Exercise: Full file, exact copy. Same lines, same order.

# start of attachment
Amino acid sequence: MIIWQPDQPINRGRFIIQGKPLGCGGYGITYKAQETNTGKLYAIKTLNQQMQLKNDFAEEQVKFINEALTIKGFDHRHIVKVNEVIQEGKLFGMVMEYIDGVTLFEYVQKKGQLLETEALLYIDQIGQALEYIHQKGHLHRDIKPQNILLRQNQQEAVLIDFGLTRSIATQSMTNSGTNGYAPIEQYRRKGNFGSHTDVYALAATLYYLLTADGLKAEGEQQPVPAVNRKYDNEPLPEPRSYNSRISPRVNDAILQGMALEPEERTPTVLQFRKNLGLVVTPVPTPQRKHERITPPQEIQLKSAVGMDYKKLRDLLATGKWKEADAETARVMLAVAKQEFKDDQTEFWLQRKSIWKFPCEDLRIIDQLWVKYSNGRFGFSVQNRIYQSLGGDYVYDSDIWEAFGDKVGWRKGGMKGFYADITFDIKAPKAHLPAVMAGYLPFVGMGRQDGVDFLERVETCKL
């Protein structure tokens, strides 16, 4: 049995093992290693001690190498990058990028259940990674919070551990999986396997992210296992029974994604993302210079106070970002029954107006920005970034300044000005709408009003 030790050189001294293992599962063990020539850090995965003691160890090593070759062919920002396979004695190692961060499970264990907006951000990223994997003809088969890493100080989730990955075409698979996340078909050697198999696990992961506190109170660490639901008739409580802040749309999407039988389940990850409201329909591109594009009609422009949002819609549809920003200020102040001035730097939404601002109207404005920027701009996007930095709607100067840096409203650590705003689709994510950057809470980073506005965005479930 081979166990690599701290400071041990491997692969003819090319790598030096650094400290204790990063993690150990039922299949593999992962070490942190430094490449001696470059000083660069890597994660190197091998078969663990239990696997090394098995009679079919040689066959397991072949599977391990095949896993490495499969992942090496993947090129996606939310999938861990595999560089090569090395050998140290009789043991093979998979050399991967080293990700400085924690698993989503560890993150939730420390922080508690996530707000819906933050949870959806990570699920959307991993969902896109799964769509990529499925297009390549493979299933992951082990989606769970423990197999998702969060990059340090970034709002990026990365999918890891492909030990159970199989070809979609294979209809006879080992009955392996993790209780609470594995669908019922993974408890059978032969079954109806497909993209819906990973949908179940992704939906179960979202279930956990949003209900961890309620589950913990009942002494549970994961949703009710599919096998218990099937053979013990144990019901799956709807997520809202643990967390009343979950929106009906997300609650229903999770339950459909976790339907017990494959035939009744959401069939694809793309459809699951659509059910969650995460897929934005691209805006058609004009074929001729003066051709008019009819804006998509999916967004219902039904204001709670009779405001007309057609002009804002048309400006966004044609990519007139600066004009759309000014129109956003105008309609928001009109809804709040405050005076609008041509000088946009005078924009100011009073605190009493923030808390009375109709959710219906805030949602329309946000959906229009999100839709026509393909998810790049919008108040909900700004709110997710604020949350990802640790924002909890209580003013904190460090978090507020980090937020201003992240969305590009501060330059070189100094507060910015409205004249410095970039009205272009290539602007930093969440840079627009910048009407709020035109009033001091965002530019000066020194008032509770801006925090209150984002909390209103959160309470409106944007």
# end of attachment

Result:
Amino acid sequence: MIIWQPDQPINRGRFIIQGKPLGCGGYGITYKAQETNTGKLYAIKTLNQQMQLKNDFAEEQVKFINEALTIKGFDHRHIVKVNEVIQEGKLFGMVMEYIDGVTLFEYVQKKGQLLETEALLYIDQIGQALEYIHQKGHLHRDIKPQNILLRQNQQEAVLIDFGLTRSIATQSMTNSGTNGYAPIEQYRRKGNFGSHTDVYALAATLYYLLTADGLKAEGEQQPVPAVNRKYDNEPLPEPRSYNSRISPRVNDAILQGMALEPEERTPTVLQFRKNLGLVVTPVPTPQRKHERITPPQEIQLKSAVGMDYKKLRDLLATGKWKEADAETARVMLAVAKQEFKDDQTEFWLQRKSIWKFPCEDLRIIDQLWVKYSNGRFGFSVQNRIYQSLGGDYVYDSDIWEAFGDKVGWRKGGMKGFYADITFDIKAPKAHLPAVMAGYLPFVGMGRQDGVDFLERVETCKL
């Protein structure tokens, strides 16, 4: 049995093992290693001690190498990058990028259940990674919070551990999986396997992210296992029974994604993302210079106070970002029954107006920005970034300044000005709408009003 030790050189001294293992599962063990020539850090995965003691160890090593070759062919920002396979004695190692961060499970264990907006951000990223994997003809088969890493100080989730990955075409698979996340078909050697198999696990992961506190109170660490639901008739409580802040749309999407039988389940990850409201329909591109594009009609422009949002819609549809920003200020102040001035730097939404601002109207404005920027701009996007930095709607100067840096409203650590705003689709994510950057809470980073506005965005479930 081979166990690599701290400071041990491997692969003819090319790598030096650094400290204790990063993690150990039922299949593999992962070490942190430094490449001696470059000083660069890597994660190197091998078969663990239990696997090394098995009679079919040689066959397991072949599977391990095949896993490495499969992942090496993947090129996606939310999938861990595999560089090569090395050998140290009789043991093979998979050399991967080293990700400085924690698993989503560890993150939730420390922080508690996530707000819906933050949870959806990570699920959307991993969902896109799964769509990529499925297009390549493979299933992951082990989606769970423990197999998702969060990059340090970034709002990026990365999918890891492909030990159970199989070809979609294979209809006879080992009955392996993790209780609470594995669908019922993974408890059978032969079954109806497909993209819906990973949908179940992704939906179960979202279930956990949003209900961890309620589950913990009942002494549970994961949703009710599919096998218990099937053979013990144990019901799956709807997520809202643990967390009343979950929106009906997300609650229903999770339950459909976790339907017990494959035939009744959401069939694809793309459809699951659509059910969650995460897929934005691209805006058609004009074929001729003066051709008019009819804006998509999916967004219902039904204001709670009779405001007309057609002009804002048309400006966004044609990519007139600066004009759309000014129109956003105008309609928001009109809804709040405050005076609008041509000088946009005078924009100011009073605190009493923030808390009375109709959710219906805030949602329309946000959906229009999100839709026509393909998810790049919008108040909900700004709110997710604020949350990802640790924002909890209580003013904190460090978090507020980090937020201003992240969305590009501060330059070189100094507060910015409205004249410095970039009205272009290539602007930093969440840079627009910048009407709020035109009033001091965002530019000066020194008032509770801006925090209150984002909390209103959160309470409106944007």